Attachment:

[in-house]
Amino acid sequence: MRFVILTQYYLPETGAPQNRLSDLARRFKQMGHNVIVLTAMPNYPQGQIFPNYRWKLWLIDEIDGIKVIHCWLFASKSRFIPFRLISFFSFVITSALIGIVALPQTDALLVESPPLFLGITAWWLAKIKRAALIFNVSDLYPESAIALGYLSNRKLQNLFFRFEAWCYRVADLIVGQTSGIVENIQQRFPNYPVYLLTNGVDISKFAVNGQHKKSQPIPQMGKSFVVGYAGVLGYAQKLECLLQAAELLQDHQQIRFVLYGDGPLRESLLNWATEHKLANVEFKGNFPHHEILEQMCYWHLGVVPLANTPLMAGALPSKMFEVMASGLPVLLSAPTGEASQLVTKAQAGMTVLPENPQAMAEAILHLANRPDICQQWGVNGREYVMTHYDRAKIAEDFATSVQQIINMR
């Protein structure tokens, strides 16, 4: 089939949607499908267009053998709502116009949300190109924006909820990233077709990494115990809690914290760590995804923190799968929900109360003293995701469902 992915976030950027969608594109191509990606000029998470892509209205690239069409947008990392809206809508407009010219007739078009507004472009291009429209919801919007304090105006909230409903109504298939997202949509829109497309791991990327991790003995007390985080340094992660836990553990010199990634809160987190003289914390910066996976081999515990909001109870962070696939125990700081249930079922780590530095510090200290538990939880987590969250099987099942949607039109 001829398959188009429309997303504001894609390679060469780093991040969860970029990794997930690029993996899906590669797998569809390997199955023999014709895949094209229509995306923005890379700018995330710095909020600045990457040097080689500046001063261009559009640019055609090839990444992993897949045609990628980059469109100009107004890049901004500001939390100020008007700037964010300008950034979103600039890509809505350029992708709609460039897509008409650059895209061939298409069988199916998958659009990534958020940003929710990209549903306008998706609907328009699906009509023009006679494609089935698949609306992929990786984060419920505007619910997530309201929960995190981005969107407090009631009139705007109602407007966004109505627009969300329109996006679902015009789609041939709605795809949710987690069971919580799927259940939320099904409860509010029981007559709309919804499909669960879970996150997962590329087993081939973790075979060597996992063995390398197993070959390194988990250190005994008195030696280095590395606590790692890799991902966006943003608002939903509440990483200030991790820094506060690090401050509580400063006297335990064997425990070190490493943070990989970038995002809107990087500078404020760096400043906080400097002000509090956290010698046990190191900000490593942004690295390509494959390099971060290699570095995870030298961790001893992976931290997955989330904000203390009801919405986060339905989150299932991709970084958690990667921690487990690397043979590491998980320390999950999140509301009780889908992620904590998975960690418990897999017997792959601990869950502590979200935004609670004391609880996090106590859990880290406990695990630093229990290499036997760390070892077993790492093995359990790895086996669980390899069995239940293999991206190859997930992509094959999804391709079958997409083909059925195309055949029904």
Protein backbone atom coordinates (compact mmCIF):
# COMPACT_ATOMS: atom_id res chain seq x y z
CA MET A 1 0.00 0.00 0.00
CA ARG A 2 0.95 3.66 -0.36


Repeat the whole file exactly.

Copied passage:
[in-house]
Amino acid sequence: MRFVILTQYYLPETGAPQNRLSDLARRFKQMGHNVIVLTAMPNYPQGQIFPNYRWKLWLIDEIDGIKVIHCWLFASKSRFIPFRLISFFSFVITSALIGIVALPQTDALLVESPPLFLGITAWWLAKIKRAALIFNVSDLYPESAIALGYLSNRKLQNLFFRFEAWCYRVADLIVGQTSGIVENIQQRFPNYPVYLLTNGVDISKFAVNGQHKKSQPIPQMGKSFVVGYAGVLGYAQKLECLLQAAELLQDHQQIRFVLYGDGPLRESLLNWATEHKLANVEFKGNFPHHEILEQMCYWHLGVVPLANTPLMAGALPSKMFEVMASGLPVLLSAPTGEASQLVTKAQAGMTVLPENPQAMAEAILHLANRPDICQQWGVNGREYVMTHYDRAKIAEDFATSVQQIINMR
């Protein structure tokens, strides 16, 4: 089939949607499908267009053998709502116009949300190109924006909820990233077709990494115990809690914290760590995804923190799968929900109360003293995701469902 992915976030950027969608594109191509990606000029998470892509209205690239069409947008990392809206809508407009010219007739078009507004472009291009429209919801919007304090105006909230409903109504298939997202949509829109497309791991990327991790003995007390985080340094992660836990553990010199990634809160987190003289914390910066996976081999515990909001109870962070696939125990700081249930079922780590530095510090200290538990939880987590969250099987099942949607039109 001829398959188009429309997303504001894609390679060469780093991040969860970029990794997930690029993996899906590669797998569809390997199955023999014709895949094209229509995306923005890379700018995330710095909020600045990457040097080689500046001063261009559009640019055609090839990444992993897949045609990628980059469109100009107004890049901004500001939390100020008007700037964010300008950034979103600039890509809505350029992708709609460039897509008409650059895209061939298409069988199916998958659009990534958020940003929710990209549903306008998706609907328009699906009509023009006679494609089935698949609306992929990786984060419920505007619910997530309201929960995190981005969107407090009631009139705007109602407007966004109505627009969300329109996006679902015009789609041939709605795809949710987690069971919580799927259940939320099904409860509010029981007559709309919804499909669960879970996150997962590329087993081939973790075979060597996992063995390398197993070959390194988990250190005994008195030696280095590395606590790692890799991902966006943003608002939903509440990483200030991790820094506060690090401050509580400063006297335990064997425990070190490493943070990989970038995002809107990087500078404020760096400043906080400097002000509090956290010698046990190191900000490593942004690295390509494959390099971060290699570095995870030298961790001893992976931290997955989330904000203390009801919405986060339905989150299932991709970084958690990667921690487990690397043979590491998980320390999950999140509301009780889908992620904590998975960690418990897999017997792959601990869950502590979200935004609670004391609880996090106590859990880290406990695990630093229990290499036997760390070892077993790492093995359990790895086996669980390899069995239940293999991206190859997930992509094959999804391709079958997409083909059925195309055949029904």
Protein backbone atom coordinates (compact mmCIF):
# COMPACT_ATOMS: atom_id res chain seq x y z
CA MET A 1 0.00 0.00 0.00
CA ARG A 2 0.95 3.66 -0.36